The undocumented collegian

April 01, 2007

In 1982, the U.S. Supreme Court struck down a Texas law aimed at denying children not "legally admitted" to the country a K-12 public education. These youngsters had little control over their immigration status, the court decided, and therefore shouldn't be discriminated against. To allow such a policy, the majority further observed, would surely result in the creation of a permanent, poorly educated underclass that was certain to add to the nation's poverty and crime rates.

For a quarter-century, the Plyler v. Doe decision has made the education of immigrants, regardless of their visa status, a mandate for the states. So the question currently before the Maryland legislature, as Gov. Martin O'Malley recently noted, is whether the state should abandon this population at age 18.

Granting in-state college tuition rates to qualifying young people who were educated in Maryland schools, who live here and pay taxes here, provides a substantial public benefit. It means these youngsters are likely to achieve more with their lives - and contribute more to society.

Mr. O'Malley has promised to sign the legislation, but it's not clear whether he will get the chance. The House passed the measure last week, but the Senate - where a committee hearing is scheduled for Wednesday - may not. Senate President Thomas V. Mike Miller has cited the bill's cost as a significant factor in that decision.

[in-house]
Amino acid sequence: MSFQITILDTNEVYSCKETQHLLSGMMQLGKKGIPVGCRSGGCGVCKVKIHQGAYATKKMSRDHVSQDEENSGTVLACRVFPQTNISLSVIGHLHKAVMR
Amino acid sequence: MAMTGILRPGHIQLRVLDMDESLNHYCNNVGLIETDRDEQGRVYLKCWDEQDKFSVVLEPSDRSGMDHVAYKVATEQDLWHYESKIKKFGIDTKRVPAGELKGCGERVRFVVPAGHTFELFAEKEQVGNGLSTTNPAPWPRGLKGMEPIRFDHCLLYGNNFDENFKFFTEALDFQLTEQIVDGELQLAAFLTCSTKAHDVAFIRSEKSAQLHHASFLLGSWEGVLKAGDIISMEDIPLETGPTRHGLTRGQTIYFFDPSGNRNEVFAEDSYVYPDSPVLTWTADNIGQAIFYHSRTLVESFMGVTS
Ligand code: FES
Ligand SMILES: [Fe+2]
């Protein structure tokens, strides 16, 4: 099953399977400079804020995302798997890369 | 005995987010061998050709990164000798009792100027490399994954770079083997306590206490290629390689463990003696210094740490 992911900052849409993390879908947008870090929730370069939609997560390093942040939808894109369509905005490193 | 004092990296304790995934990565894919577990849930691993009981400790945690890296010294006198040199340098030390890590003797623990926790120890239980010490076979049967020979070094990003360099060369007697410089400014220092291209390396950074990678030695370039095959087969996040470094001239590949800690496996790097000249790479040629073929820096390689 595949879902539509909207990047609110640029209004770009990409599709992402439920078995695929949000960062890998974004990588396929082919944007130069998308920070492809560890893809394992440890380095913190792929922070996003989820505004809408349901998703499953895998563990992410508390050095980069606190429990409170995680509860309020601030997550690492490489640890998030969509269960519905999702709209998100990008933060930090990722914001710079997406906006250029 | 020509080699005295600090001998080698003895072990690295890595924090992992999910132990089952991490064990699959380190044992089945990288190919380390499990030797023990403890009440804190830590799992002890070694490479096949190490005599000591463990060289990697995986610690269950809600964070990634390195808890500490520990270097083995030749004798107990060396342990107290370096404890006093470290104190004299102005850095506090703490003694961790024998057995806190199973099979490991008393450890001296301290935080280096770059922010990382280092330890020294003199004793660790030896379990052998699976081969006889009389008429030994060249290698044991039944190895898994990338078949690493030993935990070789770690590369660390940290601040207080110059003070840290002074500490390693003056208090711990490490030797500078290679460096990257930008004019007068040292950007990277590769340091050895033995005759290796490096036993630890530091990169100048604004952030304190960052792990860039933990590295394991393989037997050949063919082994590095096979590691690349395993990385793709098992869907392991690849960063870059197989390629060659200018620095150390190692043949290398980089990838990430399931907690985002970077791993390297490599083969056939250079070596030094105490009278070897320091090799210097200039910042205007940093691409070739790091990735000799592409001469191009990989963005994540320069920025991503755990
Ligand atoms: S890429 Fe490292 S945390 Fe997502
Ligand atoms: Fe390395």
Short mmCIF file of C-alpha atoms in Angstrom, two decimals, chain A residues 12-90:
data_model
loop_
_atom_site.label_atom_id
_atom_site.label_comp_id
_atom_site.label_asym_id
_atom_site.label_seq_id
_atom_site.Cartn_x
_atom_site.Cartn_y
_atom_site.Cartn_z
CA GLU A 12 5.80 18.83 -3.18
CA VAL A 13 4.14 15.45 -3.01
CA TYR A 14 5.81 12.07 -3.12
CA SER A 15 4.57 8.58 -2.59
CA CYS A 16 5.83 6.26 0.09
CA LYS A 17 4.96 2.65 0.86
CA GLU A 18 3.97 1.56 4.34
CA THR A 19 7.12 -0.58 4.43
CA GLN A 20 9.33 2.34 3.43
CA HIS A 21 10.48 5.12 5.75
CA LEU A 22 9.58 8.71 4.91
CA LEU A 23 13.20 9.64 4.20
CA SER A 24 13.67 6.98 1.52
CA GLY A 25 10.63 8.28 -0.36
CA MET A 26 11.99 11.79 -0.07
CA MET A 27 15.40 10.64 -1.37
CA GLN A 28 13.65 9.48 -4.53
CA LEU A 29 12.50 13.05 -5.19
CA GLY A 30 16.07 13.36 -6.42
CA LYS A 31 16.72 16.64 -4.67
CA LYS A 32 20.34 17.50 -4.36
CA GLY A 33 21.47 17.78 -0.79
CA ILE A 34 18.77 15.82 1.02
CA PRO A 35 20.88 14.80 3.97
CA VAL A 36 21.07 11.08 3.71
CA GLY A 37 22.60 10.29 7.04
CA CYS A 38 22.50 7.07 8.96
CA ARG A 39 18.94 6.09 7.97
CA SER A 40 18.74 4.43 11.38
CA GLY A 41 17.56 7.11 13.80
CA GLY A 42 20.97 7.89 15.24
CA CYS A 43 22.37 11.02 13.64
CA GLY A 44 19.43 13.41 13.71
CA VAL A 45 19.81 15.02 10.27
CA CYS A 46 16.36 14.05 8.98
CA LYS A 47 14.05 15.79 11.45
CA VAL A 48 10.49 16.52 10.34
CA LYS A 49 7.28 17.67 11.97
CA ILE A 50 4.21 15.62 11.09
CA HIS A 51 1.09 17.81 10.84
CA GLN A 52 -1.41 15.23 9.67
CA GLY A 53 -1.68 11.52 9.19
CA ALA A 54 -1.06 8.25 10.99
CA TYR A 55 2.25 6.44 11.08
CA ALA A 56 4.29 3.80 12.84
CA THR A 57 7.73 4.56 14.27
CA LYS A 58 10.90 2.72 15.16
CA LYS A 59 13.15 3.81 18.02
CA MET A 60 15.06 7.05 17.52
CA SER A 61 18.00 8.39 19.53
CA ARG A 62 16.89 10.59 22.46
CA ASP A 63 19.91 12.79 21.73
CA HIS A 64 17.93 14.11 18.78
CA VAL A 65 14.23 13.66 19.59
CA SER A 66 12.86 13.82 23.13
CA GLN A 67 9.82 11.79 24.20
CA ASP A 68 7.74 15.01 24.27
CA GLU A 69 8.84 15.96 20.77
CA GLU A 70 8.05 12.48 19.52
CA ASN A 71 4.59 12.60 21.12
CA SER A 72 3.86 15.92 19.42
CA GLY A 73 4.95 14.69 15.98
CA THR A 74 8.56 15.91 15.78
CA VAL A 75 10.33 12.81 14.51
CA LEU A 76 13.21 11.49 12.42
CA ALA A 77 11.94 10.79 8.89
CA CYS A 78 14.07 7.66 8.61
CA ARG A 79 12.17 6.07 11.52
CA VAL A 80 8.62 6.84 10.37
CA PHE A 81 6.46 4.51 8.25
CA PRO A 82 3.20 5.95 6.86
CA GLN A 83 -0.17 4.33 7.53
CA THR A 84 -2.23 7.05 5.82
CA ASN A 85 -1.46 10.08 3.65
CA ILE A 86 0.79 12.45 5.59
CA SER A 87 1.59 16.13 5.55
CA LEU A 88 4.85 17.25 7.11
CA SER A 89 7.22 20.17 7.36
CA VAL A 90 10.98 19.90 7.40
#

Nonsense. One of the legislature's fiscal analysts points out that the measure is likely to have a modest impact, $350,000 or so in the first year. That's chiefly because of money that would be owed to community colleges, the schools most likely to feel the impact.

Nevertheless, it's understandable that some people would have misgivings about the proposal. It seems at odds with last week's news of 69 people arrested in federal immigration raids and the five-month sentence given a local restaurant owner for knowingly hiring illegal workers.

There's a logic to that - putting pressure on employers might discourage illegal immigration, but it's a poor substitute for fixing the country's broken (and too often irrational) immigration policies. Making it more difficult for the children of such immigrants to earn college degrees, on the other hand, doesn't serve any public purpose.

In reality, the chief obstacle to Senate approval is that too many Marylanders don't understand the reality of immigration. Texas does. Instead of cutting off state funds for education, Texas is one of 10 states that offer in-state tuition to their residents without regard to immigration status. Maryland, which proudly advertises its knowledge-based economy, ought to follow suit.

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